Stranorlar Vocational School opened its doors in September 1940, contrary to the sign above its door stating 1939(which was the year it was built).It was only through an amazing (not to mention very interesting) stroke of luck that the school got built in the first place.Ireland at that time was only in it’s infancy as an independent country
and as a result there wasn’t very much money around. However, it just so happend that many of the ‘Big Houses’ of the departed English Landlords were being tumbled and burned by the new Free State. At the top of Drumboe Avenue stood the grand residence of one Lord Hayes, Drumboe Castle. It made perfect sense therefore that the rubble from the castle should help to build the new school on the site at the bottom of the avenue. As a result, the first floor of our grand main building is built from the rubble of Drumboe Castle.
Still though there wasn’t enough money to complete the school. Concrete was very expensive, not least because of the money it cost to get the concrete to the site(There weren’t as many lorries back then!). The second stroke of luck to befall the new school occured when the contractor cleared the top soil off the site and began to dig the foundations. He found that the school site contained a sizeable gravel bed! It just so happened that the River Finn had, at some stage over it’s history, once flowed over the area of land that our school is now built! The river, as rivers do, changed it’s course to the one we are now familiar with and left behind its gravel! The school now had the means necessary to complete the building and was ready for students in 1940. The enrolment figures for that first year were approx. 24 boys and 30 girls. Its first Principal was Mr. Louis Emerson.
Many of the students in those days made their way to school by either walking or by bicycle, while those from further a field, Castlefinn or Glenfinn, arrived by train! A bicycle shed was added on the school site the following year and many hours of ‘Craic’ were to be had around this most traditional of school meeting points. There was strict segregation between boys and girls. You dare not be found over near the girls area or you would have had one of the teachers to answer to. That said there was nothing but the greatest respect for the teachers. They were firm but fair and generally there was a good relationship between students and staff.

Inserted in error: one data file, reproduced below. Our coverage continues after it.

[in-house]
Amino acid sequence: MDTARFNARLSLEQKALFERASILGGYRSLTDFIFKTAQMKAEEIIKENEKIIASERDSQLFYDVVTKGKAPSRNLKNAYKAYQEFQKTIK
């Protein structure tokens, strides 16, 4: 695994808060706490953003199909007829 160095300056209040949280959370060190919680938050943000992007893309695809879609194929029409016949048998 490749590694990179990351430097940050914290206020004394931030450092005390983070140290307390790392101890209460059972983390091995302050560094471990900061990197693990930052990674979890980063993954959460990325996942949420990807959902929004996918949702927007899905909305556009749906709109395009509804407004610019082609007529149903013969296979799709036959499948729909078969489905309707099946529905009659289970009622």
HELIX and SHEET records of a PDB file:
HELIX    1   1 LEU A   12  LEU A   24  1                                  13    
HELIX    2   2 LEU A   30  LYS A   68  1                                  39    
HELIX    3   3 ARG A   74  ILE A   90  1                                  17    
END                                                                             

This relationship was acted out at the back of the school where the students worked with the teachers and landscaped the ‘Garden’ area. The man who would become the school’s next Principal, Mr. Eddie Mc Devitt, joined the school as Rural Science teacher in 1941 and together with Mr. Emerson and most of the male students a thriving vegetable patch was formed. Hard to imagine getting some of today’s students to help with similar projects! Students were also obliged to help to fill the boiler that heated the school. In normal circumstances the boiler was fired by coal, but it being war-time turf was the only available fuel and you couldn’t carry the turf to it!
After Mr Mc Devitt, the principalship was taken over by local man Mr Brian Mc Dermott. In recent years Mr Fank Dooley, a former science teacher in the school, has overseen a dramatic upsurge in numbers, peaking at over 350.
Then, after years of efforts and letdowns, Donegal VEC was finally given the go ahead to build a new, state of the art school at its site in Drumboe. The new school opened for students in September 2011, and, no doubt, further chapters will be written into the schools long and distinguished history.